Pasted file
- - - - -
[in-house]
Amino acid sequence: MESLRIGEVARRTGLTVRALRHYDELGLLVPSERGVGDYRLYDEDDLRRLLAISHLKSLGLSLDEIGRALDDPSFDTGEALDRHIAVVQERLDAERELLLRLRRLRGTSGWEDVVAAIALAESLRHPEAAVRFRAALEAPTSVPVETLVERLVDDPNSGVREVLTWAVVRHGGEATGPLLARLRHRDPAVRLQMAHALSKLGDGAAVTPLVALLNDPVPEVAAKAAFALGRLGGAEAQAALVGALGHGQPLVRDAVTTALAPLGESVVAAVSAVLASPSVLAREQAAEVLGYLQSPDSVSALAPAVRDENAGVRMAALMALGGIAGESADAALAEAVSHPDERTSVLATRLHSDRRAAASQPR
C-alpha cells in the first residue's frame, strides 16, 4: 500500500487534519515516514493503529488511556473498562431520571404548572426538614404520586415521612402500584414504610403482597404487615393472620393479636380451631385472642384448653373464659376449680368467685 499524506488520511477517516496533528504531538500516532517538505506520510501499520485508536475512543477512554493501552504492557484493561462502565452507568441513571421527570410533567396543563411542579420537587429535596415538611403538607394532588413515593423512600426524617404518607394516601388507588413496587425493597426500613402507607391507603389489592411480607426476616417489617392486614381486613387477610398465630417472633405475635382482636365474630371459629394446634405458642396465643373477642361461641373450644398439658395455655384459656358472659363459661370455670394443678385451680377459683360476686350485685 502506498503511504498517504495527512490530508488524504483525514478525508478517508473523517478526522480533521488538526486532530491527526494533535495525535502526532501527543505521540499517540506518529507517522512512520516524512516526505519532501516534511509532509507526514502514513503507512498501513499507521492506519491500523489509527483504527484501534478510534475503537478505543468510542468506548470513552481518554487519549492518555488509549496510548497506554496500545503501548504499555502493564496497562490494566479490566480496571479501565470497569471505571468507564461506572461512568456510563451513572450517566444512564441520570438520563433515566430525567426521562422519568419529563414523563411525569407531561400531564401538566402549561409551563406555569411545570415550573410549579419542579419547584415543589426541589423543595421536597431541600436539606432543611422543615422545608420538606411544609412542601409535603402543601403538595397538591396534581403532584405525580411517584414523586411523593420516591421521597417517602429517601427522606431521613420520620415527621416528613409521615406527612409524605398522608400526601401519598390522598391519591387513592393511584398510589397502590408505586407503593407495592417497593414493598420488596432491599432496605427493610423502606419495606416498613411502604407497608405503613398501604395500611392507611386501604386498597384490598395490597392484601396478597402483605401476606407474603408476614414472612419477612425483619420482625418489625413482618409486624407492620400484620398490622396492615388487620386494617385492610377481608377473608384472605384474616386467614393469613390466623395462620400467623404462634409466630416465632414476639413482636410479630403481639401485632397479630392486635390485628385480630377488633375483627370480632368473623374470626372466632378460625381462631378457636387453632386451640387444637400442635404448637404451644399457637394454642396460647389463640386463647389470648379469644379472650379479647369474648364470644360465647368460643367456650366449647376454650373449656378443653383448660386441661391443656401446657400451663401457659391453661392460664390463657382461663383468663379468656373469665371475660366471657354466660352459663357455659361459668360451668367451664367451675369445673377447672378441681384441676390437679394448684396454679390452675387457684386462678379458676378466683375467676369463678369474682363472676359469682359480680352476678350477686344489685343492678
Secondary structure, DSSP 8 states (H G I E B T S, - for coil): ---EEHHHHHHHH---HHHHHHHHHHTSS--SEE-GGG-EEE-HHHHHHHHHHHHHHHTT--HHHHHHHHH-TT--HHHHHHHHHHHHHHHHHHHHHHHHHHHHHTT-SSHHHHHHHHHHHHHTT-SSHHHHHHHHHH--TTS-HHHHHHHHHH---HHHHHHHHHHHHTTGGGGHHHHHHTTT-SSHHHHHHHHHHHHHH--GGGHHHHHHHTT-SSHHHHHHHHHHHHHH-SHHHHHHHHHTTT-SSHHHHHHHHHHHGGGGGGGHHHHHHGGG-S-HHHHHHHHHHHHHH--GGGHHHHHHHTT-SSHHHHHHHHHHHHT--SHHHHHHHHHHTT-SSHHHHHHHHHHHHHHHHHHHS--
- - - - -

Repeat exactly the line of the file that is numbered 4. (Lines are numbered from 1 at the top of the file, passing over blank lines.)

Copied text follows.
Secondary structure, DSSP 8 states (H G I E B T S, - for coil): ---EEHHHHHHHH---HHHHHHHHHHTSS--SEE-GGG-EEE-HHHHHHHHHHHHHHHTT--HHHHHHHHH-TT--HHHHHHHHHHHHHHHHHHHHHHHHHHHHHTT-SSHHHHHHHHHHHHHTT-SSHHHHHHHHHH--TTS-HHHHHHHHHH---HHHHHHHHHHHHTTGGGGHHHHHHTTT-SSHHHHHHHHHHHHHH--GGGHHHHHHHTT-SSHHHHHHHHHHHHHH-SHHHHHHHHHTTT-SSHHHHHHHHHHHGGGGGGGHHHHHHGGG-S-HHHHHHHHHHHHHH--GGGHHHHHHHTT-SSHHHHHHHHHHHHT--SHHHHHHHHHHTT-SSHHHHHHHHHHHHHHHHHHHS--